Pret A Manger in St Andrews: cause for celebration or a blow to our town’s identity?

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Pret’s impending arrival is something we should all be thankful for.

By the end of the year, a little shop by the name of Pret A Manger will be gracing Market Street with its presence. Those familiar with its range of sumptuous sandwiches and salads, delicious drinks and chilled out atmosphere are quite rightly hailing it as the best addition to the town since Forgan’s.

For those less familiar; think Starbuck’s better-heeled cousin, with paninis that are actually edible.

Pret is finally coming and I for one am ecstatic about its arrival.

Among my friends, Pret’s arrival caused a bit of a stir. Even though “Yes, finally!” was a common response, so too was “Oh god, another chain?!” St Andrews already has its fair share of student favourite chains, ranging from Tesco to H&M to Nando’s and many more. Many ask if, on a street already packed with familiar chains, is another multi-national behemoth welcome?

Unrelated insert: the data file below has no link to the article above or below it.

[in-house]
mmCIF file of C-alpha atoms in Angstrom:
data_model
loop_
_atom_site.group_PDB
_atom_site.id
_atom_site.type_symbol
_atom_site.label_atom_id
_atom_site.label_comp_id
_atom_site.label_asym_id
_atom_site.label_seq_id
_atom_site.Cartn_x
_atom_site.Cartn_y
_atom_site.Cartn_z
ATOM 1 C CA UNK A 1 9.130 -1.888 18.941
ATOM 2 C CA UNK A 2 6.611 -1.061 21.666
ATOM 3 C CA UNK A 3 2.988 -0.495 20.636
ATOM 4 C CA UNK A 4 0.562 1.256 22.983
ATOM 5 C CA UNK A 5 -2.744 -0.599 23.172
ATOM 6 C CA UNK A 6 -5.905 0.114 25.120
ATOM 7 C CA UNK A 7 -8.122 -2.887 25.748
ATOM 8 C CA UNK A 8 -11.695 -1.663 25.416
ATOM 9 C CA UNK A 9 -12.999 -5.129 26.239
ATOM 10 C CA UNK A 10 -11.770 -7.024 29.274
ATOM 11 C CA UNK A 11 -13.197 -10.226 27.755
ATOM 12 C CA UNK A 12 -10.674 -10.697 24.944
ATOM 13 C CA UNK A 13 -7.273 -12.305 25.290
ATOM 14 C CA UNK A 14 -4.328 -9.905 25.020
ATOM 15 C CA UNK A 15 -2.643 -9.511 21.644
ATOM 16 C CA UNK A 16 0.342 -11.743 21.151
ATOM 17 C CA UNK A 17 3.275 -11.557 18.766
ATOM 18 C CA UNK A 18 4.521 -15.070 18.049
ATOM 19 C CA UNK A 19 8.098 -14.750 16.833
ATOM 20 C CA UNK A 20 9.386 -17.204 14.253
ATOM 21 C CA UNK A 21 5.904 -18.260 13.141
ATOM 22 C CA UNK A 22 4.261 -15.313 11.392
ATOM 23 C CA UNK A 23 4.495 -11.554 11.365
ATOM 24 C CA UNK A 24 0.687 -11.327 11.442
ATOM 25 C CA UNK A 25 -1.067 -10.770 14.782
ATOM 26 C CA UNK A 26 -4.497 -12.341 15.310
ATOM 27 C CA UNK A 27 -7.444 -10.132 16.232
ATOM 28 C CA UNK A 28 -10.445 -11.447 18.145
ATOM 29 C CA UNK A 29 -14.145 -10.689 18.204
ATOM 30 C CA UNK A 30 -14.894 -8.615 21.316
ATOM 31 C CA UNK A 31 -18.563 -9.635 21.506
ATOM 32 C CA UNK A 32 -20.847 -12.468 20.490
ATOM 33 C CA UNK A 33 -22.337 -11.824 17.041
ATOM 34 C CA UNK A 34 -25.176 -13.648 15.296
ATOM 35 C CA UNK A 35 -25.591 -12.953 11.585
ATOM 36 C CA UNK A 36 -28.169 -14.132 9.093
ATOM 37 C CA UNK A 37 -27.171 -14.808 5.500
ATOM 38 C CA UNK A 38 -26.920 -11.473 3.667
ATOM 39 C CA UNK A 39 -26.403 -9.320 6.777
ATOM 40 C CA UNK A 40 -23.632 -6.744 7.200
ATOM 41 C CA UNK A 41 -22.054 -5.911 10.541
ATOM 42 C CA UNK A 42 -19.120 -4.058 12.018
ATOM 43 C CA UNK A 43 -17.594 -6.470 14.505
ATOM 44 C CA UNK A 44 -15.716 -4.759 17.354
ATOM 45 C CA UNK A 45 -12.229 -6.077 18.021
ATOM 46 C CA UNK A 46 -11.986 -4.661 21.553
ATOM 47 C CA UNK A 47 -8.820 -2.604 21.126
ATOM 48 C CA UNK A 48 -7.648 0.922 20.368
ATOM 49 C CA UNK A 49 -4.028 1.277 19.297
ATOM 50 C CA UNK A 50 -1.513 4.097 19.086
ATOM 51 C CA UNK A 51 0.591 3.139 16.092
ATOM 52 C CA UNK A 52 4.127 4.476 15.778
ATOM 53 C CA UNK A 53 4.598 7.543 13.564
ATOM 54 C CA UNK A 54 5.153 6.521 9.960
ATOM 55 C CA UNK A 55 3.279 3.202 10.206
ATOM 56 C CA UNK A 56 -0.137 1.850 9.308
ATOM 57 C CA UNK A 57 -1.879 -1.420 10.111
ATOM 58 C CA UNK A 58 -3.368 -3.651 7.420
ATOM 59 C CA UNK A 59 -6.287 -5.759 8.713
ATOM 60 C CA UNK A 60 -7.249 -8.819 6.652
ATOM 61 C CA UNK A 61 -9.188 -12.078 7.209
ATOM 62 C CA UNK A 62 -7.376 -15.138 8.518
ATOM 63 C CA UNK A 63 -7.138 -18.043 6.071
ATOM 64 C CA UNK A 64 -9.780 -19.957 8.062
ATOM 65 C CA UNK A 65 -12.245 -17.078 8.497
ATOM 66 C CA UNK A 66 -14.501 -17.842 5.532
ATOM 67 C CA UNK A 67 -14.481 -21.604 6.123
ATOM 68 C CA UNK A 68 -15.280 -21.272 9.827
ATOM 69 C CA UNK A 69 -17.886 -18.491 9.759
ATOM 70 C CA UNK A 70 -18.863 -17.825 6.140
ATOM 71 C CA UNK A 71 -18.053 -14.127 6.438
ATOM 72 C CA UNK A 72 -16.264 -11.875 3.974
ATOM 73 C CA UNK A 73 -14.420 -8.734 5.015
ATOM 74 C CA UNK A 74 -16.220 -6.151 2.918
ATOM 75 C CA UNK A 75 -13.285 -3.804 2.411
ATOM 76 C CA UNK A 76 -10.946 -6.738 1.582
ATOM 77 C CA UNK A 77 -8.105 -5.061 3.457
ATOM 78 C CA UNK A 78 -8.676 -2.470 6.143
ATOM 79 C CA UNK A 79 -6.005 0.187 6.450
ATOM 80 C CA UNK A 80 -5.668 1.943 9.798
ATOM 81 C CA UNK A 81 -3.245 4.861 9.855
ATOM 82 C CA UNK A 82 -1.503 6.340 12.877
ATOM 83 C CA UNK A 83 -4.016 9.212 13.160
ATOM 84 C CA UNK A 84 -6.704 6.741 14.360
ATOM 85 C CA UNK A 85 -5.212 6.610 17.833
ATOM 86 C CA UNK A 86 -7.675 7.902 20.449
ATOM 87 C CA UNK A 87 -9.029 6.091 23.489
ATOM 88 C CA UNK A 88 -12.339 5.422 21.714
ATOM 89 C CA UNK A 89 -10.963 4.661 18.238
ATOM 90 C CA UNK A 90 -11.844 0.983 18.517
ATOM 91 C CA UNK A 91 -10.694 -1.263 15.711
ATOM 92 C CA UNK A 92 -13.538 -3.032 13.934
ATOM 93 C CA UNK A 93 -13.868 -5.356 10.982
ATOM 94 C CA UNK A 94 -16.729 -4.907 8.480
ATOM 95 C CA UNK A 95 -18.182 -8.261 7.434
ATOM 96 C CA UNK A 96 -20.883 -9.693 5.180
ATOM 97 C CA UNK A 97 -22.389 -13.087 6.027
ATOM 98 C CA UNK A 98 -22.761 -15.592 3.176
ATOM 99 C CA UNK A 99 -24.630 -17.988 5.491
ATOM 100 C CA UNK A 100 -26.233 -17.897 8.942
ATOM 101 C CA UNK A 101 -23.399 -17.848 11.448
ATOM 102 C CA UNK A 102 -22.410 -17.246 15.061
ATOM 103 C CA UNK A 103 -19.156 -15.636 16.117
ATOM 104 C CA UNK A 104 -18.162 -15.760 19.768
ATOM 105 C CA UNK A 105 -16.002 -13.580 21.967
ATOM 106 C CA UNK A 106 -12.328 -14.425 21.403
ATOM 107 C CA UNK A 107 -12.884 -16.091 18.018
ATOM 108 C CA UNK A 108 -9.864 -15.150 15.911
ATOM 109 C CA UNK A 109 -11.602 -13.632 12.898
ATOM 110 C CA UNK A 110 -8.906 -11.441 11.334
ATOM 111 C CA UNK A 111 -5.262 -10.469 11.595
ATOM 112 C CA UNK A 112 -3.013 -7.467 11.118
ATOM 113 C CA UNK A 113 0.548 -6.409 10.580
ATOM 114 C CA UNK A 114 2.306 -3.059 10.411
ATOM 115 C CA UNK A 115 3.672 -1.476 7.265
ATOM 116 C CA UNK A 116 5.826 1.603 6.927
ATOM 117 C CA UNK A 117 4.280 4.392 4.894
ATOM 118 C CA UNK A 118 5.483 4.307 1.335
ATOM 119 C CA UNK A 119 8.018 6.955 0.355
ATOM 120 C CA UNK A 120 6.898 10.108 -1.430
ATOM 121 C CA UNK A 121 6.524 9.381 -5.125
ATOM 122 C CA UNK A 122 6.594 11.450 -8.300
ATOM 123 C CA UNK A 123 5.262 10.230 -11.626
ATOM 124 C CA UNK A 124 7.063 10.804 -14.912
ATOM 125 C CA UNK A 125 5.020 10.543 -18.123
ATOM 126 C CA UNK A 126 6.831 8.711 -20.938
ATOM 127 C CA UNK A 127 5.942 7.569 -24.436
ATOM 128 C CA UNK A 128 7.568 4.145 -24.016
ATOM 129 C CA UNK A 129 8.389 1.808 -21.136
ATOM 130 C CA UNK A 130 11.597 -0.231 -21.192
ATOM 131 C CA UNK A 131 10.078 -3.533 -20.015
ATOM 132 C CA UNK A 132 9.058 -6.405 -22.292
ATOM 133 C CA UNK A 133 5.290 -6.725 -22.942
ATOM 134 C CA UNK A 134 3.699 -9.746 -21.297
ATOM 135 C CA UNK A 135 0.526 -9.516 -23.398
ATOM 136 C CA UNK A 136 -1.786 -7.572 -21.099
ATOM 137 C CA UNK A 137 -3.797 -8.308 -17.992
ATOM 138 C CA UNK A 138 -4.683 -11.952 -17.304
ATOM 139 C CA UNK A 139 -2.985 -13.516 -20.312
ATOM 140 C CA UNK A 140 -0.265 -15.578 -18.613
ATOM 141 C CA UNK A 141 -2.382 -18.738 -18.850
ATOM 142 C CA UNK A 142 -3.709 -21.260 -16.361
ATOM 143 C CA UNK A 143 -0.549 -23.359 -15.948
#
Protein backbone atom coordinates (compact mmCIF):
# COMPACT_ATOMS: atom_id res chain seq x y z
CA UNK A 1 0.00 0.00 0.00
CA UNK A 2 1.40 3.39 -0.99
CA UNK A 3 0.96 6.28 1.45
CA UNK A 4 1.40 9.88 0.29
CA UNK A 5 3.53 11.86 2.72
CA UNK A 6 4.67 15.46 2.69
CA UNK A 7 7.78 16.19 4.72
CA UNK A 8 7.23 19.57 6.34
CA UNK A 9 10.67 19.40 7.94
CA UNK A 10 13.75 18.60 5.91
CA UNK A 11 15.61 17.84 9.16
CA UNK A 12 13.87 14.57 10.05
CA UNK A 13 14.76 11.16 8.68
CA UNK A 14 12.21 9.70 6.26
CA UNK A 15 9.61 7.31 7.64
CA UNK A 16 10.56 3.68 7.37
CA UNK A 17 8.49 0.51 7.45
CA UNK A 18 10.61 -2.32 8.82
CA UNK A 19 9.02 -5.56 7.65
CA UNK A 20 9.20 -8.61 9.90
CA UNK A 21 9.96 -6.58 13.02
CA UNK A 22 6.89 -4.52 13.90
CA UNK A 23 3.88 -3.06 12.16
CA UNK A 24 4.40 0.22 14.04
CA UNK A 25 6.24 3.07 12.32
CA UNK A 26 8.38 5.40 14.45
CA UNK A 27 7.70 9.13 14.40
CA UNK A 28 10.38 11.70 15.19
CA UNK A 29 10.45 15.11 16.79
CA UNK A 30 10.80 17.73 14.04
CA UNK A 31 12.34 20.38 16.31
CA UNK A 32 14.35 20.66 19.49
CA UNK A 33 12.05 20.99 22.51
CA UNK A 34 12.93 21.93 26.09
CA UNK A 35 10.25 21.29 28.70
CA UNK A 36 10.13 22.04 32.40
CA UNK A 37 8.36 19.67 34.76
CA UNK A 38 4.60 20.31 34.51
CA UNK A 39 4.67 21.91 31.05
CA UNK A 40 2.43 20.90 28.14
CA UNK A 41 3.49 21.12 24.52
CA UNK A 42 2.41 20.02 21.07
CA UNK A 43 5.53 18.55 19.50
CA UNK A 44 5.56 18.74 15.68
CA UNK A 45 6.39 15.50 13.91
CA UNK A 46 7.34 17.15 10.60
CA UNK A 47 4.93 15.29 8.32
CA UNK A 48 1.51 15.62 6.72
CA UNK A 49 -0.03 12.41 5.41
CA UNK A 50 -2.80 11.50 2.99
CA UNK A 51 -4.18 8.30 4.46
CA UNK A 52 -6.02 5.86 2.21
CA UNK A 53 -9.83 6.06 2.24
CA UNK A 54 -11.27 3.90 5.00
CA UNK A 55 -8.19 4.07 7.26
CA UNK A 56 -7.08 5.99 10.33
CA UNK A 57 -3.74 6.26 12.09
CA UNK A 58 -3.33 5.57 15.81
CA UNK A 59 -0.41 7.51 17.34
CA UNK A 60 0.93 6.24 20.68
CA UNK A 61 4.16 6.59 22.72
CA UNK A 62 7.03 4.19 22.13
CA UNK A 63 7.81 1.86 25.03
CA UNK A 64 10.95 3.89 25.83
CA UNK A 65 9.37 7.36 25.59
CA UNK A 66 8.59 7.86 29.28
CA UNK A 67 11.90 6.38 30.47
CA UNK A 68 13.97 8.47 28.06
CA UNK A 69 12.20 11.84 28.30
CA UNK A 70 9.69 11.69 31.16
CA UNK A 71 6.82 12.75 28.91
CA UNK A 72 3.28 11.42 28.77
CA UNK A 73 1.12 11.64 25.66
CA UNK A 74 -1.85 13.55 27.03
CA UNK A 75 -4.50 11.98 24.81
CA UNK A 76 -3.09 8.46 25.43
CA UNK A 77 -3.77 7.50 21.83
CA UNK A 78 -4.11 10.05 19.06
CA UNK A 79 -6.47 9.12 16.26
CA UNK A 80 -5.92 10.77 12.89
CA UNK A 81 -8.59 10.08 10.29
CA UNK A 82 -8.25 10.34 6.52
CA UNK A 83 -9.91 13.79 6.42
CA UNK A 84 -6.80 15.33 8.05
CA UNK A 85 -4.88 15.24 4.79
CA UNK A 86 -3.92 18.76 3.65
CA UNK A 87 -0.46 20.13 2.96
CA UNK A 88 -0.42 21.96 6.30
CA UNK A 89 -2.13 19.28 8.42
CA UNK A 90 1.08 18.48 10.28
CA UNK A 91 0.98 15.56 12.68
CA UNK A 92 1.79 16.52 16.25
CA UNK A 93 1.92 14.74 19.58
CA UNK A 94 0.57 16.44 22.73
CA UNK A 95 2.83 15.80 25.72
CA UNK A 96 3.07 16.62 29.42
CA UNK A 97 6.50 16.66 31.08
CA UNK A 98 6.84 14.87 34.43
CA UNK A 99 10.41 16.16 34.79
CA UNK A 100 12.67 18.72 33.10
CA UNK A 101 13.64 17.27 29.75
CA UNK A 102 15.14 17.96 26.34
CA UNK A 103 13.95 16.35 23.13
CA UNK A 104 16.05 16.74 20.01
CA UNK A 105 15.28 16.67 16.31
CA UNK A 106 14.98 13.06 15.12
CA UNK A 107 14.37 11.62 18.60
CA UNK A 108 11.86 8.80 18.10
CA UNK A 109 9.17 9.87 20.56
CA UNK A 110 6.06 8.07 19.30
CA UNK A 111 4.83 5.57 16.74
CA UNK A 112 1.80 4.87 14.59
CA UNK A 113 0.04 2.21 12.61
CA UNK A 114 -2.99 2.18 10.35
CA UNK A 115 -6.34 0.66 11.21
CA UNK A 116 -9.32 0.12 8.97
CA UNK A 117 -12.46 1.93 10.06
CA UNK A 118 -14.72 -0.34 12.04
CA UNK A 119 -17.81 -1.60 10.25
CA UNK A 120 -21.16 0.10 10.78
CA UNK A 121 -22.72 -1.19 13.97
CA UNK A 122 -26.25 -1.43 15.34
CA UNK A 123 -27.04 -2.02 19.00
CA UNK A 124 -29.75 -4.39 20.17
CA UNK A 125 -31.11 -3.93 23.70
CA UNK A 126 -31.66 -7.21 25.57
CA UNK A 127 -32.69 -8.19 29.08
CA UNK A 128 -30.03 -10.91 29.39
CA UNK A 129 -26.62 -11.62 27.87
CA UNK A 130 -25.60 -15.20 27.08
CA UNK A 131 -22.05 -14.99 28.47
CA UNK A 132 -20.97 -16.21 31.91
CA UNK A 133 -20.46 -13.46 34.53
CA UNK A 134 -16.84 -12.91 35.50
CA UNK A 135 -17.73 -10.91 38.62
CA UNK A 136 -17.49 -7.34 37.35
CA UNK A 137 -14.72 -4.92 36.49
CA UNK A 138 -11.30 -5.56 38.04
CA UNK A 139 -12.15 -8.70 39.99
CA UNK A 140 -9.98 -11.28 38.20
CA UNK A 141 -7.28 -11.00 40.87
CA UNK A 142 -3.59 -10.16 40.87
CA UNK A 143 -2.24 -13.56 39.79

To them I say this: absolutely, yes. In fact, we should be celebrating this – not solely because the chain is question is Pret but because its arrival means good things for St Andrews as a whole. Pret is a big brand with many shops dotted up and down the country, on top of expansion in North American and Asia, so that fact that they’ve chosen St Andrews, a relatively small town on the East coast of Scotland, as one of their new outlets is a pretty big deal. We’re a famously international university who routinely bring together nationality after nationality, culture after culture together seems only right that our high street reflects the internationalism of our community.

In any case, independent options abound across the town, from Cottage Kitchen to Taste. I reckon the thronging crowds come opening day will prove me right when I say many students still prefer Pret’s offerings.

For those still sceptical, especially about the effect of chains on the high-street, it must be remembered that this week has shown how vulnerable big brands can be, with the closing of Bibi’s Bakery and Bella Italia, two chains once integral to St Andrews. It been rumoured that Bella Italia could not afford the increasingly expensive rent of its lease, therefore not warranting another year in the centre of town with slimmer profit margins.